Self-Reported Walking Difficulty Predicts Late-Life Mortality in Finnish War Veterans: Results from the Veteran 1992 Project Survey

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Abstract

OBJECTIVES:

To determine risk factors and their combinations that predict late-life mortality.

DESIGN:

Postal questionnaire.

SETTING:

Veteran 1992 Project Survey.

PARTICIPANTS:

Finnish Second World War veterans living in Finland (177,989 men, 48,745 women), with a participation rate of 93%.

MEASUREMENTS:

Main outcomes were total, cardiovascular disease (CVD), and accident and violence (AAV) mortality. Absolute 10-year mortality risks for total mortality with combinations of different risk factors were calculated.

RESULTS:

The strongest predictor of total mortality was self-reported walking difficulty (hazard ratio (HR) = 1.74, 95% confidence interval (CI) = 1.71–1.76 in men without disability, HR = 1.62, 95% CI = 1.58–1.67 in men with disability, HR = 1.61, 95% CI = 1.57–1.65 in women). The highest HRs of CVD mortality were for self-reported walking difficulty among men without disability (HR = 1.98, 95% CI = 1.95–2.02) and among men with disability (HR = 1.88, 95% CI = 1.82–1.94). In women, the highest HR for CVD mortality was for multimorbidity (HR = 1.87, 95% CI = 1.79–1.96). For AAV mortality, the highest HRs were for falls in men and age in women. A combination of walking difficulty and multimorbidity had the highest absolute 10-year mortality risk for total mortality (0.730 in men without disability, 0.729 in men with disability, 0.487 in women).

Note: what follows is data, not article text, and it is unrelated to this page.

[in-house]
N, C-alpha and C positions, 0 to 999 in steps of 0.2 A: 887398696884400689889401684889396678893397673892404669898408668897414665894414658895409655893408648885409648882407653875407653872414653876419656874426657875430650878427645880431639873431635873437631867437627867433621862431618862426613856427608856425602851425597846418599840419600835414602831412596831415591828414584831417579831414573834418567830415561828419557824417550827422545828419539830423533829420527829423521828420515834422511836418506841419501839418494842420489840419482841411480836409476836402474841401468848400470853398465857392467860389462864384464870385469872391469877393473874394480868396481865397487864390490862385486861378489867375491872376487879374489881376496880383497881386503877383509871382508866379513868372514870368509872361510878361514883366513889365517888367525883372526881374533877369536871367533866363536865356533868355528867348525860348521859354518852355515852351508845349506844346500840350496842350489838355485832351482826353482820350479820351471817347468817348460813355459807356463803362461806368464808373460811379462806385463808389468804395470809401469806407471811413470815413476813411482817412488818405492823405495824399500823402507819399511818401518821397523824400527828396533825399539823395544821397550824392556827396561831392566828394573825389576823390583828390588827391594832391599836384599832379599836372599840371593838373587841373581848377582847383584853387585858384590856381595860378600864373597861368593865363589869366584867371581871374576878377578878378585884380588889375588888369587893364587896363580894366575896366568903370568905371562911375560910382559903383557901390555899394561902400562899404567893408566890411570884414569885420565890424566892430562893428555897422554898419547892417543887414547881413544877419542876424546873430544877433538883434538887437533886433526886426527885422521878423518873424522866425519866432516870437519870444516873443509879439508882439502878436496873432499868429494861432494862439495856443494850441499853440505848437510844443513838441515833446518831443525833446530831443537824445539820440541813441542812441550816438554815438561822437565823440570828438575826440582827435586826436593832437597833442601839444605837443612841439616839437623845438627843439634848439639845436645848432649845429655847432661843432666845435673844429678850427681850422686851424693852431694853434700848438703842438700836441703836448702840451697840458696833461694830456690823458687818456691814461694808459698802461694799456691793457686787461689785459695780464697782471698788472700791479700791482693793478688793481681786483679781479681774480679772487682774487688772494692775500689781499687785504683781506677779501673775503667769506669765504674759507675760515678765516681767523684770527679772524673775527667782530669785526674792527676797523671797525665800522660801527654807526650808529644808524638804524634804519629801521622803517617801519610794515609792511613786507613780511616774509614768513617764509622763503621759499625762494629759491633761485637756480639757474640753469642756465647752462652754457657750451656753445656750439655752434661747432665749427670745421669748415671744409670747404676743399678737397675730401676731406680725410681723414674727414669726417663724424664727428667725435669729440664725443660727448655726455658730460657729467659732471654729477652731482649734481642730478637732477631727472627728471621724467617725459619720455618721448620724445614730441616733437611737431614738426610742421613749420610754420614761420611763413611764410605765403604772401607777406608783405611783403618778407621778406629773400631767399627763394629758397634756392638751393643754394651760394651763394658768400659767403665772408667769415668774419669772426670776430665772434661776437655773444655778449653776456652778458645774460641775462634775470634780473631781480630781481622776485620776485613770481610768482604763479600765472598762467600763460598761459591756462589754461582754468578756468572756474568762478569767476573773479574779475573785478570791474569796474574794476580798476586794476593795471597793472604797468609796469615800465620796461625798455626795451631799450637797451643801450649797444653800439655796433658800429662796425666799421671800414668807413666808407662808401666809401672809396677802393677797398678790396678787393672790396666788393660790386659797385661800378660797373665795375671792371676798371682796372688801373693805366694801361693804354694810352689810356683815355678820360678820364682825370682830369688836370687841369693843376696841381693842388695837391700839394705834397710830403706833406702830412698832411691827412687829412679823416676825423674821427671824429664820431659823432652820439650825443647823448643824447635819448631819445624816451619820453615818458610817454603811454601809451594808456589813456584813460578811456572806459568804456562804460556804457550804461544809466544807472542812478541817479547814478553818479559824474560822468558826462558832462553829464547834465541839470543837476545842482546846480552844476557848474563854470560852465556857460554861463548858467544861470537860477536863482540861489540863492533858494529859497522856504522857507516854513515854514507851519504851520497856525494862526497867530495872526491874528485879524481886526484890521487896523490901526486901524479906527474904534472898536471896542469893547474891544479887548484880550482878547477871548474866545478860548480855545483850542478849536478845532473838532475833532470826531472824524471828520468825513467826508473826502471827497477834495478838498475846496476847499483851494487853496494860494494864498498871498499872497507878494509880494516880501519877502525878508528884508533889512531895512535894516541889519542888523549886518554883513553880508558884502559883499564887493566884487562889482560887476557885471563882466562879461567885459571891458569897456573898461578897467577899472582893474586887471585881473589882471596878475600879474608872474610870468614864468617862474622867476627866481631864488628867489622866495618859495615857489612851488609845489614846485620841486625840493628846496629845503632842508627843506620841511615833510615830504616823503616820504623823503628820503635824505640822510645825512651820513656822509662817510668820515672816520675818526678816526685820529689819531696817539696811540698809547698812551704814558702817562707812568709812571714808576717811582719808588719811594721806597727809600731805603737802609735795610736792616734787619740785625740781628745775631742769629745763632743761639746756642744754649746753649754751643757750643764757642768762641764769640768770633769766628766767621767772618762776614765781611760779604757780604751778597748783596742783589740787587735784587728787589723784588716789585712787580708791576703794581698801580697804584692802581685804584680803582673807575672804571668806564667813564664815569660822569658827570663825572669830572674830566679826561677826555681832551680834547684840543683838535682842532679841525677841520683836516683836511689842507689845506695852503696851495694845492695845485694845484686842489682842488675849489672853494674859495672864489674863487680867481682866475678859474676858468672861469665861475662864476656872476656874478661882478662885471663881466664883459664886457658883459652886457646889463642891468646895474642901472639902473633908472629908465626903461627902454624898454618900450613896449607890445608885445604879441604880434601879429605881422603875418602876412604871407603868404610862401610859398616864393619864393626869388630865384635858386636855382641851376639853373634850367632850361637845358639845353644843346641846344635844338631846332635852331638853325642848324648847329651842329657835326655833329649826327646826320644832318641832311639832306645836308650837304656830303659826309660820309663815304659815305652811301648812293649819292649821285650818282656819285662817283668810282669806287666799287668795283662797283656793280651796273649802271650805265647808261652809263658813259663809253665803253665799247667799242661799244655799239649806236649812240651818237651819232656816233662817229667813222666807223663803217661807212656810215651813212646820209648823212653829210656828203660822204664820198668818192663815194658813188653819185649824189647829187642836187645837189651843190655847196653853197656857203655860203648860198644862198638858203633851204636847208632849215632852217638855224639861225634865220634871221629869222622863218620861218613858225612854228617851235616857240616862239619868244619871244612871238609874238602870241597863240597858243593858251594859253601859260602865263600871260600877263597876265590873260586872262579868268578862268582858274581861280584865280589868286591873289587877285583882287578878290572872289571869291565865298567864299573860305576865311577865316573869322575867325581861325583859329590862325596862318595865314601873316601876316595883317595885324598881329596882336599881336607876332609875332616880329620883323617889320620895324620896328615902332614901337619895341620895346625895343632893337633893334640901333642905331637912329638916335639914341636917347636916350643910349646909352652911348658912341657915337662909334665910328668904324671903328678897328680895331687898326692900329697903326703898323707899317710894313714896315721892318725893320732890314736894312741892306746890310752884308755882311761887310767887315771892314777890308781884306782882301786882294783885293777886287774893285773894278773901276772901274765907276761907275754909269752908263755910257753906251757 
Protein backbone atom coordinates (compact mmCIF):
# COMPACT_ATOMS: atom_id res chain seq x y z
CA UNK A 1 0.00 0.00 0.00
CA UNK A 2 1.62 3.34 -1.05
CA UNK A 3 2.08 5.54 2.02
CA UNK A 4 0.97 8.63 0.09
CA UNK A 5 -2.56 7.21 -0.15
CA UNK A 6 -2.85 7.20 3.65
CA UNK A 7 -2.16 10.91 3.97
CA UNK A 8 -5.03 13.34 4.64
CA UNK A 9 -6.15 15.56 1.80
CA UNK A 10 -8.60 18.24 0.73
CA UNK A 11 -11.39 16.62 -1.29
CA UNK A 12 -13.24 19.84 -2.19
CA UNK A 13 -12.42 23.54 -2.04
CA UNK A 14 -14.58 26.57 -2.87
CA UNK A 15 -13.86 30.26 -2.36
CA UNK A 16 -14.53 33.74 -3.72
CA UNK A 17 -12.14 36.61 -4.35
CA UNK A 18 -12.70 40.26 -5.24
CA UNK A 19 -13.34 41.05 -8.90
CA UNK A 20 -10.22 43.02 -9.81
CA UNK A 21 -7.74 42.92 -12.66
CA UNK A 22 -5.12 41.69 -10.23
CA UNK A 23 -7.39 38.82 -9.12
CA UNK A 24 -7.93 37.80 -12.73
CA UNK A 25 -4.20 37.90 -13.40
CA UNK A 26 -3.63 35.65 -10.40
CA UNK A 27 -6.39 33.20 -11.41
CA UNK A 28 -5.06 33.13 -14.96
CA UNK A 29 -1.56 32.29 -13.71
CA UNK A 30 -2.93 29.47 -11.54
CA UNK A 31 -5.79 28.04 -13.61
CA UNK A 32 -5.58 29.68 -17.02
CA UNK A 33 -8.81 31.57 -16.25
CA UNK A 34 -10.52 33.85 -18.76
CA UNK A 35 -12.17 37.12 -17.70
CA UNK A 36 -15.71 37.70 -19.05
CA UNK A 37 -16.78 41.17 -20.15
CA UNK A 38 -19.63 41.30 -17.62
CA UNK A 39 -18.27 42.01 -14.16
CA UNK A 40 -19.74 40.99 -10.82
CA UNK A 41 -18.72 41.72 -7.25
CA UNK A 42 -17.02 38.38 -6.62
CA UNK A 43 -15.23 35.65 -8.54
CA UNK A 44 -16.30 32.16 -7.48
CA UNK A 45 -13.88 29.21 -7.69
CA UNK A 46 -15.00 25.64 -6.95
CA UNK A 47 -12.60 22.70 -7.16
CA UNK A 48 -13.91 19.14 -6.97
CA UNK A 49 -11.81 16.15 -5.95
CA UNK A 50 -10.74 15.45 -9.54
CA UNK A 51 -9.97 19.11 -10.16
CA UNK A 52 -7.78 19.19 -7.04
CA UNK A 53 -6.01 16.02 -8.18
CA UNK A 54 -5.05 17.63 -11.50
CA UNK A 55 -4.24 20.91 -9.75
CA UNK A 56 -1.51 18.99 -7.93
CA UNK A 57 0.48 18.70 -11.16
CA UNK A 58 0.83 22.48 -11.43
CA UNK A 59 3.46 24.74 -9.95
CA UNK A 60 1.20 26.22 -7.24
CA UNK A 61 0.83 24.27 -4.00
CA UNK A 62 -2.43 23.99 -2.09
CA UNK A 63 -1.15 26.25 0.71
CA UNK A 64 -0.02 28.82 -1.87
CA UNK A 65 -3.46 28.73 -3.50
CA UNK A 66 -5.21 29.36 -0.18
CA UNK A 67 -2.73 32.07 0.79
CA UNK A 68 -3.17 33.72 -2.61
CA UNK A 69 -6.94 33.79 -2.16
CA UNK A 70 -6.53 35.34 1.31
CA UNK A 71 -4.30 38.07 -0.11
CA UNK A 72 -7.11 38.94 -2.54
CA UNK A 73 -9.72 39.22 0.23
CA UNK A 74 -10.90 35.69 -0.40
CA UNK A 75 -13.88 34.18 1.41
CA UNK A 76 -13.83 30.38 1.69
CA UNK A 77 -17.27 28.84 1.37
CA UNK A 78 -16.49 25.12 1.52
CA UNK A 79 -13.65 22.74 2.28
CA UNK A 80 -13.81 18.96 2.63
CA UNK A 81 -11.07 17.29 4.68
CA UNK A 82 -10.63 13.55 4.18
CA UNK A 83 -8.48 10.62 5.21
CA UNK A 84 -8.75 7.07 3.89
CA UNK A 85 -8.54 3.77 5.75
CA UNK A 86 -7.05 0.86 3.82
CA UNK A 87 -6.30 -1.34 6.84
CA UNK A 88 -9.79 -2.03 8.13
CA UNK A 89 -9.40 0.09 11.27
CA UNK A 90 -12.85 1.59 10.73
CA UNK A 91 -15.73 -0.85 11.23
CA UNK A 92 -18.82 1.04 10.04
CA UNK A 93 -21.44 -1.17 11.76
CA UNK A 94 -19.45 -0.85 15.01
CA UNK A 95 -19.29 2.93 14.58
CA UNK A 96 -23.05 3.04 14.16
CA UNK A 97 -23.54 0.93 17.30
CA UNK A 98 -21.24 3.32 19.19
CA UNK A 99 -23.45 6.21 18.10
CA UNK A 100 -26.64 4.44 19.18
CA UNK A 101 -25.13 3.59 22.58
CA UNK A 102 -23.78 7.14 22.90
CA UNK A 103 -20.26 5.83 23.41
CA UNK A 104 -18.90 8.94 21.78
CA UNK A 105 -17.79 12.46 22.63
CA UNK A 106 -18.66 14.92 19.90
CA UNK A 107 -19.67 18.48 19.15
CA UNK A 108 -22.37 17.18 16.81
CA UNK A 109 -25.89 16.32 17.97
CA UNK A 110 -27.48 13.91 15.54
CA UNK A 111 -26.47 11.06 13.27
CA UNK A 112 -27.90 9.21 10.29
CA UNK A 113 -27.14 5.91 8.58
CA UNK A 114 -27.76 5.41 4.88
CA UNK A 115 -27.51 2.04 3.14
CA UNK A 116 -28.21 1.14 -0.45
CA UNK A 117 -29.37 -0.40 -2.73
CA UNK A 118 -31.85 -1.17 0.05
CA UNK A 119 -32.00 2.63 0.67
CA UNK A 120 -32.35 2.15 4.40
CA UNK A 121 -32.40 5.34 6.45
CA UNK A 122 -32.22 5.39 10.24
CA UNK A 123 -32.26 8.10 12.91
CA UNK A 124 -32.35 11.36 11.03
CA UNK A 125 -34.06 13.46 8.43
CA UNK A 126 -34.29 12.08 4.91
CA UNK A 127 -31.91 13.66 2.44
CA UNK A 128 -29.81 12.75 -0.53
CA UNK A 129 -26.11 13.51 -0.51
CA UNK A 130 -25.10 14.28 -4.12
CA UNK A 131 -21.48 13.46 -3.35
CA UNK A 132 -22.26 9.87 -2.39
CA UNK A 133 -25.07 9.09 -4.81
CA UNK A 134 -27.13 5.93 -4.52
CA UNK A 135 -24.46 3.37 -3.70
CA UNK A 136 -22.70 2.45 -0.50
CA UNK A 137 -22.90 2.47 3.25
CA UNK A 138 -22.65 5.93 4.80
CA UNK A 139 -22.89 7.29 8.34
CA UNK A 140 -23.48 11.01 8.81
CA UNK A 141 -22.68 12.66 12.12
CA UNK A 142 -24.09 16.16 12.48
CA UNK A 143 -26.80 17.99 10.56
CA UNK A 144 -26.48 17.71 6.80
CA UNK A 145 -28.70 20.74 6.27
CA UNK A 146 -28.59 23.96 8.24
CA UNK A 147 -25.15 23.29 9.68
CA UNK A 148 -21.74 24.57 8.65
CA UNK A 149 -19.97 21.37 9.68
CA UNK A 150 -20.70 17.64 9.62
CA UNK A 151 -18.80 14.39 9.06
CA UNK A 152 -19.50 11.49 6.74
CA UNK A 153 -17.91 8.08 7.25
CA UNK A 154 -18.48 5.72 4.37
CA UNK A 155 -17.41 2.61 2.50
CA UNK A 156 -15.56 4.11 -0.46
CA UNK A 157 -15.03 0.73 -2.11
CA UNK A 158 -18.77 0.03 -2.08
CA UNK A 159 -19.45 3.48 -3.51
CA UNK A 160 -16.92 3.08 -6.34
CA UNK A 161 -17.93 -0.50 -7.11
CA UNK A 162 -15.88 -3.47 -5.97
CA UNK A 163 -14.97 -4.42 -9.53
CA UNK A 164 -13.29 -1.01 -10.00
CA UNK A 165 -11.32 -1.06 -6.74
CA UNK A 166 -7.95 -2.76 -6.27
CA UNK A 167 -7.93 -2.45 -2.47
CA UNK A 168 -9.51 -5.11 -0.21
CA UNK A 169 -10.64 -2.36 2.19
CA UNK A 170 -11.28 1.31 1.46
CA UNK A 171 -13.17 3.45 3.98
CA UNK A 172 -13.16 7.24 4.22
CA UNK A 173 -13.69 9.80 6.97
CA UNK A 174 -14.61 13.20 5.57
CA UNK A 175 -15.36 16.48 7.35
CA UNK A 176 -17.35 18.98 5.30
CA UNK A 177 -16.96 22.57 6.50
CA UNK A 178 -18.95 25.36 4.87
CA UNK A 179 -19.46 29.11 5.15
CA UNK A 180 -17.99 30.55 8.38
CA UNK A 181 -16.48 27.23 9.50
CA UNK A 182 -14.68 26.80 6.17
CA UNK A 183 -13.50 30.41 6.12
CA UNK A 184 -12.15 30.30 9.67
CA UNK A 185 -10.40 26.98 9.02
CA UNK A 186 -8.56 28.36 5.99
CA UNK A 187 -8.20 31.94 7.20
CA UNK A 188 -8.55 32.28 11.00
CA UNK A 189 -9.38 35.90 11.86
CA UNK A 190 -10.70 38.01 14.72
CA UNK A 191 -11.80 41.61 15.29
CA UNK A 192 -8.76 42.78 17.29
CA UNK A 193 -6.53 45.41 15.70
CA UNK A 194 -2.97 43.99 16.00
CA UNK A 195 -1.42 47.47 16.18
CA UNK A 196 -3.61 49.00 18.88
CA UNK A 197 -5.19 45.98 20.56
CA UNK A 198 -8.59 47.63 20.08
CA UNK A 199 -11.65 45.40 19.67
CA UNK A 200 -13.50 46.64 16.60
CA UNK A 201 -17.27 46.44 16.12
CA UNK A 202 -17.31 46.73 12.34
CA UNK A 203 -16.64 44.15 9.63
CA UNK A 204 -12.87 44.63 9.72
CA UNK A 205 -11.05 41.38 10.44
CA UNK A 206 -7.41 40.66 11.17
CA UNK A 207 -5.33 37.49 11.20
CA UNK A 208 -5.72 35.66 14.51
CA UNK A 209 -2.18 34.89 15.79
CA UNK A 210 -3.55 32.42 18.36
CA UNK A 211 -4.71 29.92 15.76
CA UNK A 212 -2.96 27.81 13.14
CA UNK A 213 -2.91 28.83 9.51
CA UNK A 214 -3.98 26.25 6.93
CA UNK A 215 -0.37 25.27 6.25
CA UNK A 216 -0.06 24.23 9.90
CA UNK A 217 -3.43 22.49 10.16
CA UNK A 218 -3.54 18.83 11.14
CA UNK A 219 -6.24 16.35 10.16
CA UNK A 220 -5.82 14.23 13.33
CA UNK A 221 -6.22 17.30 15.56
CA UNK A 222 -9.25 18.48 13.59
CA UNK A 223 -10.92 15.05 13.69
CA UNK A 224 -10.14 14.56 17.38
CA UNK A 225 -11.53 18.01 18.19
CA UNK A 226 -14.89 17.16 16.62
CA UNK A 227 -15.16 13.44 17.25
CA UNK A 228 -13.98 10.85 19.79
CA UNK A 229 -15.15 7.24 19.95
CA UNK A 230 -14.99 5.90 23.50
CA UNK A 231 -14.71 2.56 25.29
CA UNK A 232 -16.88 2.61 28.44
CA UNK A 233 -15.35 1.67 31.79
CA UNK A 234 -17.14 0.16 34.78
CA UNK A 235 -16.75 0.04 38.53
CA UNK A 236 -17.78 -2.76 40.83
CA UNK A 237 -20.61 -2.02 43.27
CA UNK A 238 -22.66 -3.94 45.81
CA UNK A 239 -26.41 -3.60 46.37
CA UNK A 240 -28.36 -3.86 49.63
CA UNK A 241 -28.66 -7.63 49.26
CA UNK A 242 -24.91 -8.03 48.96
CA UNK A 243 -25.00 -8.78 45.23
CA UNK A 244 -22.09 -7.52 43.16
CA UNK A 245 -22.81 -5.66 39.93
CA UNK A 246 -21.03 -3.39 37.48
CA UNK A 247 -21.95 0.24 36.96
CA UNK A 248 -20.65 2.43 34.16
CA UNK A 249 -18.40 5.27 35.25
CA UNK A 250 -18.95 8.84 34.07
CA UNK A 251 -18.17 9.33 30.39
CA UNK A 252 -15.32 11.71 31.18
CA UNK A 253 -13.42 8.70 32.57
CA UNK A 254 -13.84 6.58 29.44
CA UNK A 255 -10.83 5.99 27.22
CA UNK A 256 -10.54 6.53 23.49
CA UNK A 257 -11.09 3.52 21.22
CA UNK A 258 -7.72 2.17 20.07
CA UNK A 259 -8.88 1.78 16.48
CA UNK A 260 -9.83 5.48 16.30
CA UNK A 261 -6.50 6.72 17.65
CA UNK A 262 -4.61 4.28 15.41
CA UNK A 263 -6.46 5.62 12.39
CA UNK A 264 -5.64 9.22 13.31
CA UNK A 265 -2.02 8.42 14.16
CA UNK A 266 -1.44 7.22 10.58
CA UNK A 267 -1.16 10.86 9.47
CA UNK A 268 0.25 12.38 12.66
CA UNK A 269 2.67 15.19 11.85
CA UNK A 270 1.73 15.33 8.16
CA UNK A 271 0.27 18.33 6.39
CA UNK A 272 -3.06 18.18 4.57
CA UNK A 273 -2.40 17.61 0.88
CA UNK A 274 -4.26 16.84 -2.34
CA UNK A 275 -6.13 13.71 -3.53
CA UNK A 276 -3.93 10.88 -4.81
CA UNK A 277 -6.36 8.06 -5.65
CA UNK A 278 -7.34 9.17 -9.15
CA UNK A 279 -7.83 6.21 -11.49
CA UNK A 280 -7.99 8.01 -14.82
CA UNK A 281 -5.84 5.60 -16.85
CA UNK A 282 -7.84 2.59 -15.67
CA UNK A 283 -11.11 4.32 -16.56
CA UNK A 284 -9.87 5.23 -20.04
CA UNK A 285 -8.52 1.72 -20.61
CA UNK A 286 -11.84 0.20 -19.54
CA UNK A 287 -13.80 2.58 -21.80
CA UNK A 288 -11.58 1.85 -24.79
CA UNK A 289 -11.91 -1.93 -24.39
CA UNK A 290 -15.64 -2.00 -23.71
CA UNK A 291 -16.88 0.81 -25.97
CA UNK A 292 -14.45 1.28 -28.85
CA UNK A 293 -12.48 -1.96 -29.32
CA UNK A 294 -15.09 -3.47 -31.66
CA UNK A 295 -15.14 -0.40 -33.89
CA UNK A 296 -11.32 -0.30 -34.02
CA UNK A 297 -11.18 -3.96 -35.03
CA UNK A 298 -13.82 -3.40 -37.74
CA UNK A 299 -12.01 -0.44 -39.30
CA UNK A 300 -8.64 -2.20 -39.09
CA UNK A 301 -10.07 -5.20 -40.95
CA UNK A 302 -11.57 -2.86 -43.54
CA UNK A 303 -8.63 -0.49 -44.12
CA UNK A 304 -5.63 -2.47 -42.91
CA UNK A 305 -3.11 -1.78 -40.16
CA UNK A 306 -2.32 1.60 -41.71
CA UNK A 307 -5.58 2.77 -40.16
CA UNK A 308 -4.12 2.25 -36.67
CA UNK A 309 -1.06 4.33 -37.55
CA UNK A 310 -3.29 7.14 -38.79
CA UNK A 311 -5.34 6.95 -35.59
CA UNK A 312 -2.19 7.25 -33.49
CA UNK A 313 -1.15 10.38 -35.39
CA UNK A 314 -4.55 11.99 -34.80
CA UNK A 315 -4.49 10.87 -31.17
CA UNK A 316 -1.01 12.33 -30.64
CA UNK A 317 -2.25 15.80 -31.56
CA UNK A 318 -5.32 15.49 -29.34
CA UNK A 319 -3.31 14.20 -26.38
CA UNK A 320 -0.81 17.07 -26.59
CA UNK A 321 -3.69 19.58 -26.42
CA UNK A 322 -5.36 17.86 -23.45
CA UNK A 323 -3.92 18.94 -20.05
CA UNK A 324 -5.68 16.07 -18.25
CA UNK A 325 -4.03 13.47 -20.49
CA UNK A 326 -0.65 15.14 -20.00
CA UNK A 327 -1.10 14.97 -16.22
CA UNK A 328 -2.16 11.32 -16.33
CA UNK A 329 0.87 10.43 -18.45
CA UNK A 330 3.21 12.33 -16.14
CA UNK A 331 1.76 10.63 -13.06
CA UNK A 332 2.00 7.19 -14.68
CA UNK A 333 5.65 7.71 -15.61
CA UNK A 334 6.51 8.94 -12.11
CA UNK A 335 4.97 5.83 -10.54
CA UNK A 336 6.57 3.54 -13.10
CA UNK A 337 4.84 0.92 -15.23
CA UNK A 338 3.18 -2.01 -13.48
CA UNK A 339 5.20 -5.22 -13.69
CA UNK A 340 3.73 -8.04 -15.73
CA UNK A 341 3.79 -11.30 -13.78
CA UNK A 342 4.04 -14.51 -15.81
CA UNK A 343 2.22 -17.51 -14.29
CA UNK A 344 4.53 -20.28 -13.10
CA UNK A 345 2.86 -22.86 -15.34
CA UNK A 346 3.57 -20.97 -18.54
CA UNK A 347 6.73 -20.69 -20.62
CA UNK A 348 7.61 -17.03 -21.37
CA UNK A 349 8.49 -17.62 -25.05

CONCLUSION:

Self-reported walking difficulty was the most important predictor of total mortality in all veteran groups and for CVD mortality in men. The study demonstrates the importance of self-reported walking difficulty and multimorbidity as markers of high mortality risk in Finnish war veterans.

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